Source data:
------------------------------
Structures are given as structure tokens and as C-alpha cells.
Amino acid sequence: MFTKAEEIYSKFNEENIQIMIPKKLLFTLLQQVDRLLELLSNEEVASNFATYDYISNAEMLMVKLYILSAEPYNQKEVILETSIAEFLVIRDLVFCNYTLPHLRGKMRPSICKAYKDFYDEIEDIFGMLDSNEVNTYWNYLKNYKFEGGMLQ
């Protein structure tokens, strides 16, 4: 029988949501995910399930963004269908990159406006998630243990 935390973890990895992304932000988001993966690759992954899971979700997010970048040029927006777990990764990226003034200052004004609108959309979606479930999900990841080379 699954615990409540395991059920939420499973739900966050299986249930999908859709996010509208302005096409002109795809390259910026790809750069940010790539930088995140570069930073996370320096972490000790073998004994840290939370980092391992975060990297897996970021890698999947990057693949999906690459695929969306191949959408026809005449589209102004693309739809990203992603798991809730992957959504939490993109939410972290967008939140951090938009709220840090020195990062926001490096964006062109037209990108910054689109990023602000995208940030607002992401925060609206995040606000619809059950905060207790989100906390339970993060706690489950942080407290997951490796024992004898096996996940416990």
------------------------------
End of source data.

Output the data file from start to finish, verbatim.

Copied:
Structures are given as structure tokens and as C-alpha cells.
Amino acid sequence: MFTKAEEIYSKFNEENIQIMIPKKLLFTLLQQVDRLLELLSNEEVASNFATYDYISNAEMLMVKLYILSAEPYNQKEVILETSIAEFLVIRDLVFCNYTLPHLRGKMRPSICKAYKDFYDEIEDIFGMLDSNEVNTYWNYLKNYKFEGGMLQ
């Protein structure tokens, strides 16, 4: 029988949501995910399930963004269908990159406006998630243990 935390973890990895992304932000988001993966690759992954899971979700997010970048040029927006777990990764990226003034200052004004609108959309979606479930999900990841080379 699954615990409540395991059920939420499973739900966050299986249930999908859709996010509208302005096409002109795809390259910026790809750069940010790539930088995140570069930073996370320096972490000790073998004994840290939370980092391992975060990297897996970021890698999947990057693949999906690459695929969306191949959408026809005449589209102004693309739809990203992603798991809730992957959504939490993109939410972290967008939140951090938009709220840090020195990062926001490096964006062109037209990108910054689109990023602000995208940030607002992401925060609206995040606000619809059950905060207790989100906390339970993060706690489950942080407290997951490796024992004898096996996940416990």